Simon Easterby laughs off English jibes about Ireland ‘kicking game’
Forwards’ coach says squad’s entire focus remains on their own game plan
Simon Easterby: “It’s something that he feels is a strategy to try and get us to change, to do something different or react to it, but we can’t fall into that trap.” Photograph: Billy Stickland/Inpho
Eddie Jones has been having some fun portraying Ireland as one-dimensional purveyors of a kicking game. Following on from his quip about bringing in an Aussie Rules team for practice sessions against his whiter than white English team, Jones’s estimate that Ireland kick the ball out of hand has risen almost by the day, from 60 per cent to 70 per cent. But Simon Easterby has emulated Joe Schmidt’s lead in wryly laughing off the jibes.
If Jones is attempting to rile his Irish counterparts, it’s unlikely to have any impact whatsoever. In fact, the official Accenture RBS Six Nations stats have shown that England have kicked 36 per cent of their possession in their wins over Scotland and Italy, whereas Ireland have kicked 23 per cent and 24 per cent of possession in their two games.
But hey, why let the facts get in the way of a good yarn?
“Yeah, it looks a little high to me,” said Easterby of the 70 per cent estimate with a smile at the Carton House Hotel in Maynooth yesterday. “I’d say probably half that would be more accurate. It’s something that’s been thrown out there most games before a match by some people.”
Noting that kicking has “been part of their strategy, not dissimilar to what we came up with against Wales”, Easterby added that England have scored tries in both games to date through their kicking game.
Easterby played down any notion that, as Jones has also stated, England’s opponents are motivated by “hatred”.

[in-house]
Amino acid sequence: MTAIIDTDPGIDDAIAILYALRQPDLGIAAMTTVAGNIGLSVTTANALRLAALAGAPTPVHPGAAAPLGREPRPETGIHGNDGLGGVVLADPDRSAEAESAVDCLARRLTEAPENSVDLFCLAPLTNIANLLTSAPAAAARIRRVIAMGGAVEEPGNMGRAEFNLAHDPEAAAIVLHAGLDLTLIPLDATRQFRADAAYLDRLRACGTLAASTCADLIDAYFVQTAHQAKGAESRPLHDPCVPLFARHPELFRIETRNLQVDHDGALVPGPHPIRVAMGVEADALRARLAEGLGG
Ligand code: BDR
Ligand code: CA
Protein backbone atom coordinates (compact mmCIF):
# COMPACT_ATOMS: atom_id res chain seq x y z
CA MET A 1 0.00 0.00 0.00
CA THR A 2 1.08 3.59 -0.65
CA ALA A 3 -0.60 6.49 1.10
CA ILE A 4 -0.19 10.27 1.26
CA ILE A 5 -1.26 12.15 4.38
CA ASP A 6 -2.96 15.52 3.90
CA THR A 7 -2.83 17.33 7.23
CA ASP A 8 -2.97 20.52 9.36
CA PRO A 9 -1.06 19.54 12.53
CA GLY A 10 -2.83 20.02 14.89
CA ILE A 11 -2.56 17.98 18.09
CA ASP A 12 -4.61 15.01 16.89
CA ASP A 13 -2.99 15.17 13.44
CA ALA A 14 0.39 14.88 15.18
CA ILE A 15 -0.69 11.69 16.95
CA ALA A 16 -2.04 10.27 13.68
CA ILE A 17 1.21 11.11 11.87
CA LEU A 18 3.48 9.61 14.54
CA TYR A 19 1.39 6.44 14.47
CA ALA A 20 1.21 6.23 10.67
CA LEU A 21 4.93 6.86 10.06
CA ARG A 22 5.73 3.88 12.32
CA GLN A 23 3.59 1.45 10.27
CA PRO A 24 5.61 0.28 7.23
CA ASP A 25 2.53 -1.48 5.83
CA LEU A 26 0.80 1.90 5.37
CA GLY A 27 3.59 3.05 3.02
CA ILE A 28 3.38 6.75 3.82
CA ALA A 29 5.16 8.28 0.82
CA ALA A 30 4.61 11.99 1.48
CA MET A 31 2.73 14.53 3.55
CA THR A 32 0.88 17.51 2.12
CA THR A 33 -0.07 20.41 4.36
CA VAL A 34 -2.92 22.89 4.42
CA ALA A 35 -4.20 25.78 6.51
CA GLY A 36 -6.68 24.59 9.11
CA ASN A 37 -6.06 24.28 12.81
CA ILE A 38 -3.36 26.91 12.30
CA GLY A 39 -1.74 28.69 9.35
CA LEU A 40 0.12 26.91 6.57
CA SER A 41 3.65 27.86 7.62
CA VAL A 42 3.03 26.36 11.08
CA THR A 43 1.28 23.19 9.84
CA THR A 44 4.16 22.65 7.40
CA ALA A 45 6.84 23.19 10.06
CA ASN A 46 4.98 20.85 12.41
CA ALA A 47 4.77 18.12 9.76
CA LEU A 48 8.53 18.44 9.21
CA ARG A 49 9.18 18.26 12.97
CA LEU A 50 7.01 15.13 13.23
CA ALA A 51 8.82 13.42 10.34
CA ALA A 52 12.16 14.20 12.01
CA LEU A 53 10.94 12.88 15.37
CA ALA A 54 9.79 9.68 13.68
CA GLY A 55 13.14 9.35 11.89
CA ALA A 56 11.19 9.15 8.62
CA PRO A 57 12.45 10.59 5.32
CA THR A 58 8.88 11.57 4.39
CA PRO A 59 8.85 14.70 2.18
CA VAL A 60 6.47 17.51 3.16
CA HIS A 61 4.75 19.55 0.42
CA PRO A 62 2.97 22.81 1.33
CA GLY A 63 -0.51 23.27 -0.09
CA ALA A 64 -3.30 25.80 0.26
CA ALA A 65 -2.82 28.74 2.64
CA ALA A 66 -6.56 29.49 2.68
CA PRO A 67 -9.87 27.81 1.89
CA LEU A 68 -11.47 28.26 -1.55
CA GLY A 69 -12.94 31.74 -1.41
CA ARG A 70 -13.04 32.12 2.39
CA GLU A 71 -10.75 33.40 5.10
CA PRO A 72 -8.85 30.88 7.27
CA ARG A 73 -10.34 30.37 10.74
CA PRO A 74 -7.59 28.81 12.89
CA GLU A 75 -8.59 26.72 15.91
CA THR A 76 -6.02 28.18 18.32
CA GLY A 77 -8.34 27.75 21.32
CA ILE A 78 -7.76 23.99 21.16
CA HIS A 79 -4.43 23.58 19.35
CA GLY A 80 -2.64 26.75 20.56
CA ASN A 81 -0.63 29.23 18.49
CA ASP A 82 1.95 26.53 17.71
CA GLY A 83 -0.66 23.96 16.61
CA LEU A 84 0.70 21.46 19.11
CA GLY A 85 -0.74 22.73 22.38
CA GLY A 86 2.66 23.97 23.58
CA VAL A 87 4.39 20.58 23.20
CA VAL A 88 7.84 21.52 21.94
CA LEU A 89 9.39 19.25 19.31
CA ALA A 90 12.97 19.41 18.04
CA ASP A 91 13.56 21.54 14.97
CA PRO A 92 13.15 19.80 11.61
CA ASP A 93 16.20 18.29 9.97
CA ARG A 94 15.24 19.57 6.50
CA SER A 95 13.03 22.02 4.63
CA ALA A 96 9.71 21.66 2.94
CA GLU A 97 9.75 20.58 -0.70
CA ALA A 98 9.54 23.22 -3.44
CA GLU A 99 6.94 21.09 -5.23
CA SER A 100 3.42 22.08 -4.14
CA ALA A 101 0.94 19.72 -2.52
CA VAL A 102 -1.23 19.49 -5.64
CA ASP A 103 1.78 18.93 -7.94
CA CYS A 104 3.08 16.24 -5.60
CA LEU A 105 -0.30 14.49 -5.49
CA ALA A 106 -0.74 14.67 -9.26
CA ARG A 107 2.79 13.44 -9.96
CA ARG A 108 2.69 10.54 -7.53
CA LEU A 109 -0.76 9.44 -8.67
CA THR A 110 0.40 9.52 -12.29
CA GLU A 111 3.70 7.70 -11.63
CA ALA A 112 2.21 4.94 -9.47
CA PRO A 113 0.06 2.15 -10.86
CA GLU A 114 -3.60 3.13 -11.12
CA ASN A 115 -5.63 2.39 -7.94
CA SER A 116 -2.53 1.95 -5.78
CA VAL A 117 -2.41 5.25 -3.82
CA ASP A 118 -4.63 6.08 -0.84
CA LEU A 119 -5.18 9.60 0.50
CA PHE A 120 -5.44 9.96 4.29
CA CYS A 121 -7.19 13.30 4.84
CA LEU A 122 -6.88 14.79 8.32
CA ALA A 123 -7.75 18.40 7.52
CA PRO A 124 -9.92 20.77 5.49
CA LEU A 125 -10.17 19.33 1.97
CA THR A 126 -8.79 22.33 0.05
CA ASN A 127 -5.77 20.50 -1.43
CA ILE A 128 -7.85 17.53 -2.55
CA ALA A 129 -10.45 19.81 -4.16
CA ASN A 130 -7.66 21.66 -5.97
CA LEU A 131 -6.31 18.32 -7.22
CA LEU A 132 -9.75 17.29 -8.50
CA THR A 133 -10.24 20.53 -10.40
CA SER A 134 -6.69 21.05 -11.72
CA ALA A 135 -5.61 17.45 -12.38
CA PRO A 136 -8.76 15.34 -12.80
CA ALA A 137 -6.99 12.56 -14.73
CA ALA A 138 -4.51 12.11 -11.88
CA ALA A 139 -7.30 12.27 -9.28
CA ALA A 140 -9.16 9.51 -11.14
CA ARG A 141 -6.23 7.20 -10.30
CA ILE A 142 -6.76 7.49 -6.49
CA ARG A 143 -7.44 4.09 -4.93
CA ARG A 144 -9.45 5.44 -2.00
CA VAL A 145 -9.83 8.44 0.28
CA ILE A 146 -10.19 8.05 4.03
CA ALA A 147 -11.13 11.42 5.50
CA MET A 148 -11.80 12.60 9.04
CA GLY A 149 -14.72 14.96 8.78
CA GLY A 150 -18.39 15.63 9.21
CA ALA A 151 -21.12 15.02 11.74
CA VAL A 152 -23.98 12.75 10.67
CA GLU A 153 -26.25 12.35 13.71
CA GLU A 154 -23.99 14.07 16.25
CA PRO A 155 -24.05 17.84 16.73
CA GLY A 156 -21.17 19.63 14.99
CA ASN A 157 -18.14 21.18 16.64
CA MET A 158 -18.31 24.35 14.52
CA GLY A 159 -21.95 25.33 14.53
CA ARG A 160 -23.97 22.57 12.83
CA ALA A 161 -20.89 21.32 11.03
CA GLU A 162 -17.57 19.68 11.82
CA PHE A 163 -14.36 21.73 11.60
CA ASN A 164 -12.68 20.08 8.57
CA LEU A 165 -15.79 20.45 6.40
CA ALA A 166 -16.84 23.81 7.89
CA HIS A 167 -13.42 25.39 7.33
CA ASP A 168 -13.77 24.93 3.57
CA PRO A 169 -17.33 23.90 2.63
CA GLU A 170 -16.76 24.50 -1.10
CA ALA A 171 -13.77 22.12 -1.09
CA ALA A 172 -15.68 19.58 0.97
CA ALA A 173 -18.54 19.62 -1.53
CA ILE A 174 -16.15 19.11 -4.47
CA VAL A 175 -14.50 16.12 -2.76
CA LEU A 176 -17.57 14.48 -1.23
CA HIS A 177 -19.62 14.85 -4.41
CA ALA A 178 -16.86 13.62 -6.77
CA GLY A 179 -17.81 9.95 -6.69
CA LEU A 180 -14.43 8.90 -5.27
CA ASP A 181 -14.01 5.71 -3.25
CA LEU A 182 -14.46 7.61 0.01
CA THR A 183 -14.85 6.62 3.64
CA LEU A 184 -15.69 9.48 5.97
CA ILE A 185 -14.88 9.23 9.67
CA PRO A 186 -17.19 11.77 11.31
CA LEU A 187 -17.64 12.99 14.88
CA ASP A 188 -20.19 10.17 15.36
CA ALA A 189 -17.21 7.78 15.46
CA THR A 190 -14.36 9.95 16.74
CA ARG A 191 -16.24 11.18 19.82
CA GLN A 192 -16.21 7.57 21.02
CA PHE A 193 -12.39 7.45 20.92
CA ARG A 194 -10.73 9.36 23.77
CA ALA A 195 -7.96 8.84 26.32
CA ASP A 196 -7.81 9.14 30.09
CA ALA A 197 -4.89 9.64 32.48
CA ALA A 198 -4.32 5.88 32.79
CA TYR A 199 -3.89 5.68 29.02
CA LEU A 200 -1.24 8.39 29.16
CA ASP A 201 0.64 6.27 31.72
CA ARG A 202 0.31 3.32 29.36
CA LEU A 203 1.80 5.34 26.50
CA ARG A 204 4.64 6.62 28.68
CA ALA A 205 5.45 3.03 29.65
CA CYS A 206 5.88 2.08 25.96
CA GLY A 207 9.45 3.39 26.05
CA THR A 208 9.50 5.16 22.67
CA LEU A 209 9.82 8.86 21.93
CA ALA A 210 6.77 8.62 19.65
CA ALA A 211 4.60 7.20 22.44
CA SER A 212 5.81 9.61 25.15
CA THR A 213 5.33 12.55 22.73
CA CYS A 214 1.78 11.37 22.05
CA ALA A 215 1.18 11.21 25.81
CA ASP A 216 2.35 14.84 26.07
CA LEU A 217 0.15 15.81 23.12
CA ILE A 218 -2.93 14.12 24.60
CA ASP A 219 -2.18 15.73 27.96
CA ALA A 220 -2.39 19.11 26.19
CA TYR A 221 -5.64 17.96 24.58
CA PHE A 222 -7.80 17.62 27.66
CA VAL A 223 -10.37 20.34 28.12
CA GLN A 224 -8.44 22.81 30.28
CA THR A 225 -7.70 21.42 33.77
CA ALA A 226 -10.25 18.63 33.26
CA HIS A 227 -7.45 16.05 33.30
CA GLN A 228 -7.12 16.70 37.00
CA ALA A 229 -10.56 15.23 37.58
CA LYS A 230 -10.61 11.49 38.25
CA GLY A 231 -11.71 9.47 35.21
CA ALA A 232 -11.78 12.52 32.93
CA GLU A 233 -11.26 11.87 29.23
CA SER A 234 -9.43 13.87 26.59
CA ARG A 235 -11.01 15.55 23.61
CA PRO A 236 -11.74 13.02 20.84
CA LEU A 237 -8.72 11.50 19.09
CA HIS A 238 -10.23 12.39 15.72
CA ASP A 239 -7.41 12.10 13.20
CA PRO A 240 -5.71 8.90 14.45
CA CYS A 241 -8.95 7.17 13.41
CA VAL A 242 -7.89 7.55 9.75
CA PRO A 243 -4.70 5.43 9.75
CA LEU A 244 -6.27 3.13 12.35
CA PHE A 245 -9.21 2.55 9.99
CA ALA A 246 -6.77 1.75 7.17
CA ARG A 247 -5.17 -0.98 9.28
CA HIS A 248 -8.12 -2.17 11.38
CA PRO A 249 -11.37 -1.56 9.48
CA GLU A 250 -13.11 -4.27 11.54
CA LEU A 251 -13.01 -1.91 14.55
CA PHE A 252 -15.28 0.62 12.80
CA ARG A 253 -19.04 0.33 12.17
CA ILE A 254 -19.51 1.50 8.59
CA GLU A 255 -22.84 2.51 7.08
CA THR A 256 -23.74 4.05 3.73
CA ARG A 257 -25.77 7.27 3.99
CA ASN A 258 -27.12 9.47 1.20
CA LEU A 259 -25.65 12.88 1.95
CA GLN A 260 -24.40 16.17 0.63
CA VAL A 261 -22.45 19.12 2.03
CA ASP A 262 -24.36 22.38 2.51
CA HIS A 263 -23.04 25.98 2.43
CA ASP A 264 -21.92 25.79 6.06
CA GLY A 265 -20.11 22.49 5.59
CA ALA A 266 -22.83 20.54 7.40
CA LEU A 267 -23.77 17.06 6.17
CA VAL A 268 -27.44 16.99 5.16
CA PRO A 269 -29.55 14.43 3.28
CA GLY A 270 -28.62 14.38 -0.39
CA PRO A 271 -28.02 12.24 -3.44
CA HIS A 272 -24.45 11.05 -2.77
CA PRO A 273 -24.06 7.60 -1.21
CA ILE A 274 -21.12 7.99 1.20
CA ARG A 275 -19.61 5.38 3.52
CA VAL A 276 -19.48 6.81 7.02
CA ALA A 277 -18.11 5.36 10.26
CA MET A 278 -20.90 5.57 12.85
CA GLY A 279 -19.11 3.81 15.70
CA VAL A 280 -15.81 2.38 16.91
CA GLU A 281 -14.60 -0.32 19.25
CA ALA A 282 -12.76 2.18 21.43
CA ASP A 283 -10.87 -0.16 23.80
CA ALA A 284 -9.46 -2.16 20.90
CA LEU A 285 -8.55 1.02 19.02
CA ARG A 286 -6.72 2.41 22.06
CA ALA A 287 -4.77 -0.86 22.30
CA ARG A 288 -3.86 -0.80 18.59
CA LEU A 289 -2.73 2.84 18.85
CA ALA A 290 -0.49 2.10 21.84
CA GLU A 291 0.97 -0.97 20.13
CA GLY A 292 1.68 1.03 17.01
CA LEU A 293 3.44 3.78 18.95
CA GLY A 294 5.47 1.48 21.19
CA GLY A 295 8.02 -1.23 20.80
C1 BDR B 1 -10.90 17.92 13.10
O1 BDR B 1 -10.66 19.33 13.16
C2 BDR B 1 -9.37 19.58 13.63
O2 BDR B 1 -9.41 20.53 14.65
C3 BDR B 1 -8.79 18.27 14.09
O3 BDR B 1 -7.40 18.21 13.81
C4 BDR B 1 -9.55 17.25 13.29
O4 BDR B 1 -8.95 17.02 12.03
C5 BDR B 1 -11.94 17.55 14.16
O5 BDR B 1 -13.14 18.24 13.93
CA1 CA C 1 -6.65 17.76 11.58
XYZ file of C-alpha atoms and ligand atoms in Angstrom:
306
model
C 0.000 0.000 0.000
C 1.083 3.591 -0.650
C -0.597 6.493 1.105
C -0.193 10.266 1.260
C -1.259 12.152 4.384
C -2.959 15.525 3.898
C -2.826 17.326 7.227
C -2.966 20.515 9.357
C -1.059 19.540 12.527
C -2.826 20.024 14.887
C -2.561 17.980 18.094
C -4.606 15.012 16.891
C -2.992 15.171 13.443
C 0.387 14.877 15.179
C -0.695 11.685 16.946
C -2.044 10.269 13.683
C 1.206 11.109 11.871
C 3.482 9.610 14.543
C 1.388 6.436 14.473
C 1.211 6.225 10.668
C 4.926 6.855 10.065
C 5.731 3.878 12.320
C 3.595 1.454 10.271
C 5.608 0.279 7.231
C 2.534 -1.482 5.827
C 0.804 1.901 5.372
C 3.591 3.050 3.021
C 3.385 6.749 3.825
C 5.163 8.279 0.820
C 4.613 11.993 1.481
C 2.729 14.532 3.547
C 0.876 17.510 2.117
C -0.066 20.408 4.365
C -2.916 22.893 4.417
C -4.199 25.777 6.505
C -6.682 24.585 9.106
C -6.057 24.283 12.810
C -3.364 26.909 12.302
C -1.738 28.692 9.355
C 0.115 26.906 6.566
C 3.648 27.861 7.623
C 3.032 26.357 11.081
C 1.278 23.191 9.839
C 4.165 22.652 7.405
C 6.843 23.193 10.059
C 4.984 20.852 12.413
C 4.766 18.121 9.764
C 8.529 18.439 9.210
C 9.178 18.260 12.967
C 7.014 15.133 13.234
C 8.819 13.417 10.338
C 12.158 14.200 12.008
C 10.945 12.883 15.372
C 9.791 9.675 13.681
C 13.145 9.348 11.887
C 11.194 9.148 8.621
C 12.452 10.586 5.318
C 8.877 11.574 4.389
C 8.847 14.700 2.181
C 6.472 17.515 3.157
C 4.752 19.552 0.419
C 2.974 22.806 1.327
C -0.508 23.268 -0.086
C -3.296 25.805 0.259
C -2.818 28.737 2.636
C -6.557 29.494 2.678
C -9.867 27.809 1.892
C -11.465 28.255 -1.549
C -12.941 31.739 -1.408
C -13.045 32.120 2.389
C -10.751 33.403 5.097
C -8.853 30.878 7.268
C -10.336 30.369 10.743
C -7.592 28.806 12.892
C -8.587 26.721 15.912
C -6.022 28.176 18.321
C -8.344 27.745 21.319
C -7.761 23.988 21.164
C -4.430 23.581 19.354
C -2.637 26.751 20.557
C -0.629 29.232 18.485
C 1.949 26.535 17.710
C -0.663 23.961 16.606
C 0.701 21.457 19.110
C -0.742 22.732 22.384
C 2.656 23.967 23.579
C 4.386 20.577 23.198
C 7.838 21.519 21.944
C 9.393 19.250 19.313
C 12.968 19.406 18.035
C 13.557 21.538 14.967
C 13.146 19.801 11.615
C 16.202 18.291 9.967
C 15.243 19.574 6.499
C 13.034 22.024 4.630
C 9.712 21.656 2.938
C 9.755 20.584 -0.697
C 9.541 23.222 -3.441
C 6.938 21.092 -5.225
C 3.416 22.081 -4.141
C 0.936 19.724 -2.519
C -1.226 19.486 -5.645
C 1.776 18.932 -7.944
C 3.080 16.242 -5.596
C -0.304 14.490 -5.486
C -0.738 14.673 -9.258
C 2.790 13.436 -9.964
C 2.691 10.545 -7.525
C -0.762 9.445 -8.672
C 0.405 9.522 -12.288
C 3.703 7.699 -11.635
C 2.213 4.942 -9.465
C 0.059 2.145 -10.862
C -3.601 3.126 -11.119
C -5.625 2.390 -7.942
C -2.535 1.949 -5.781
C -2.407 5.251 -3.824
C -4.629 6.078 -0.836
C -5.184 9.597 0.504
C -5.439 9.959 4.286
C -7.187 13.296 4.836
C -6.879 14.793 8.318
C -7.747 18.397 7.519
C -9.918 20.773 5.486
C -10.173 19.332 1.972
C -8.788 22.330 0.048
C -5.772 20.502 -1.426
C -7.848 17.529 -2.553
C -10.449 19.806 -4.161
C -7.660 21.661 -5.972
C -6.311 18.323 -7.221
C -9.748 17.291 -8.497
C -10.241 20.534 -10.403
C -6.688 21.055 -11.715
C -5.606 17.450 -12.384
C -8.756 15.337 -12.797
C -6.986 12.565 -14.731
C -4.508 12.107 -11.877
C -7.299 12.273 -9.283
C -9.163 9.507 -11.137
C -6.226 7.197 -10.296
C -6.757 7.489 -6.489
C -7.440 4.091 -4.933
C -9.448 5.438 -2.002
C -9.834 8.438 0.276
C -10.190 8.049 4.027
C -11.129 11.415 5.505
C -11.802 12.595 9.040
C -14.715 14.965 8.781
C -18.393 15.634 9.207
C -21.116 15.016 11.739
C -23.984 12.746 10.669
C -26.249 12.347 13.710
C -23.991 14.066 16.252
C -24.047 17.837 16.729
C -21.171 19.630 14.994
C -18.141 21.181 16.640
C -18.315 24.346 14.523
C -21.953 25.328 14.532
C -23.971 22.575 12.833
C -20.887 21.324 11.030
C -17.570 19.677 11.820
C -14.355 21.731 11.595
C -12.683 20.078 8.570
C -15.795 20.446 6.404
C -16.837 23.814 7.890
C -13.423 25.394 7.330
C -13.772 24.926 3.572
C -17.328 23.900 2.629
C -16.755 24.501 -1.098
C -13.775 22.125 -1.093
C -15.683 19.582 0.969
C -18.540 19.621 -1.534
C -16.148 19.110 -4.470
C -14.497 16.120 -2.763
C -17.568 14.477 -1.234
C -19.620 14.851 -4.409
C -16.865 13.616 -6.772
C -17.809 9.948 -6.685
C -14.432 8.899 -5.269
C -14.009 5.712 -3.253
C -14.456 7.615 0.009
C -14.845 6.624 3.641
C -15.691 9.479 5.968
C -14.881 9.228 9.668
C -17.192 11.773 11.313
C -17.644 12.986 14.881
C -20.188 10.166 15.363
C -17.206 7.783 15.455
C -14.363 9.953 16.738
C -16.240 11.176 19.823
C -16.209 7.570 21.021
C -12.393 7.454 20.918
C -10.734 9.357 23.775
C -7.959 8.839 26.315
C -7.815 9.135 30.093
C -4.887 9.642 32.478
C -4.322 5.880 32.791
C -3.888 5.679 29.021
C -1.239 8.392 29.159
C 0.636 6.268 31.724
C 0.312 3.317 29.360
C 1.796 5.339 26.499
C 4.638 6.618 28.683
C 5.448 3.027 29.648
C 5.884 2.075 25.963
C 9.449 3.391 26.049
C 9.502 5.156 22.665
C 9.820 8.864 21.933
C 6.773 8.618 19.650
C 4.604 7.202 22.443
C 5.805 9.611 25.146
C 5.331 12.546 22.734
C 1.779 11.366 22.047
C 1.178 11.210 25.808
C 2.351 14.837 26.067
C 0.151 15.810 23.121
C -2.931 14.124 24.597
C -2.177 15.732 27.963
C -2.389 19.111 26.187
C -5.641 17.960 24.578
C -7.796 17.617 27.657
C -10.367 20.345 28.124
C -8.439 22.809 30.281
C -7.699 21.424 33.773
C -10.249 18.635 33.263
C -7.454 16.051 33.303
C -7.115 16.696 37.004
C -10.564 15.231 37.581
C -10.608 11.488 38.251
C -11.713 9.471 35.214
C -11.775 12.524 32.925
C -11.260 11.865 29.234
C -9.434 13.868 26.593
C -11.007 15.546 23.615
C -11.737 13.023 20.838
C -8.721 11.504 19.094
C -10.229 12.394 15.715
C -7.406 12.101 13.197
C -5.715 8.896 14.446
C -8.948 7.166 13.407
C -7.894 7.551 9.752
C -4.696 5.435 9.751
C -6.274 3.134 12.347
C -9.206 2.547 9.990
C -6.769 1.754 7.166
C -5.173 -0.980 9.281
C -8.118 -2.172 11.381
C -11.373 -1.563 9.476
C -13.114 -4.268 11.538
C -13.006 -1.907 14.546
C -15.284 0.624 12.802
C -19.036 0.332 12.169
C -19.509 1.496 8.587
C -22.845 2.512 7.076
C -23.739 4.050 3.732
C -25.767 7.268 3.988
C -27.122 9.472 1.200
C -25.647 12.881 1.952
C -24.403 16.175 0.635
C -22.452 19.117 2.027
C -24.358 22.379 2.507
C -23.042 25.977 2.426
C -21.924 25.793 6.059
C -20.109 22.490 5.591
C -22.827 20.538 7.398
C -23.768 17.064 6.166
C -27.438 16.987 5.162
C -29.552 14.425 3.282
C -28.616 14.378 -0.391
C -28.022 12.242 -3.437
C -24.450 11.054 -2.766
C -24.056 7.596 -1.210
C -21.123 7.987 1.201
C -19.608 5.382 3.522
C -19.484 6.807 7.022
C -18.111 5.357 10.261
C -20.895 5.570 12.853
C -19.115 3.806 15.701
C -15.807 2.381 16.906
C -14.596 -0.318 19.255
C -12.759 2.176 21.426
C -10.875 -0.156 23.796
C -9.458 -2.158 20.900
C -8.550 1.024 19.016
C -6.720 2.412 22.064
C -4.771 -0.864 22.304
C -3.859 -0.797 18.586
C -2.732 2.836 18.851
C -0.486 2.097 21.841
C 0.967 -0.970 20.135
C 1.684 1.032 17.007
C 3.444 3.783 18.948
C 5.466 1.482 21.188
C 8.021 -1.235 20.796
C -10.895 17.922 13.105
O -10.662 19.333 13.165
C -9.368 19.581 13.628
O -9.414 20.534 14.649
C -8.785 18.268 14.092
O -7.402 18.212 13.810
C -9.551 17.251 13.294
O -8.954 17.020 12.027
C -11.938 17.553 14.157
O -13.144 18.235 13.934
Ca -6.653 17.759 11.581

“Again, things have been sort of thrown out there. And there’s obviously a response wanted from that. There’s always an edge to an England-Ireland match. And having been lucky enough to have played in a few of those, I know what it means to play in them.”
“It’s a really important fixture for us at this stage and for them. That’s really our main focus – how important the fixture is for us right now. The history is the history and we’ll never forget that. But it’s important that we focus on the here and the now, and the 80 minutes that’s in front of us on Saturday.”
Easterby’s counterpart for the first time is Steve Borthwick, and anybody who can help make the Japanese lineout maul a weapon against a Springbok pack deserves respect. The presence of Borthwick is a challenge the Irish forwards coach welcomed.
“Every week has its own challenges whether as a forward pack or at scrum-time or maul-time, in particular they are the areas we can live and die by in terms of gaining dominance within the forward pack . . .There’s always a little bit of trickery going on and that’s great, that’s what the game is about as coaches, trying to work out what they might do and vice-versa to unnerve them a little bit in terms of what we might do.”
Curiously though, the Irish maul – such a weapon in the last two title-winning campaigns – has largely been kept under wraps since the World Cup pool win over France, ie, Paul O’Connell’s last game.
Donnacha Ryan is likely to become Devin Toner’s latest partner, or possibly the uncapped Ultan Dillane, in the absence of Mike McCarthy, while there is a choice at openside in the absence of Seán O’Brien, with Cian Healy and Mike Ross also to return to the squad.
The main issue in the backline will be the fitness or otherwise of Jared Payne. Easterby reported that the hamstrung Payne trained at “85 to 90 per cent” on Monday, but was rested yesterday. This might appear to be a setback, but Easterby maintained a day’s rest and physiotherapy may prove the most profitable in ensuring he is passed fit tomorrow.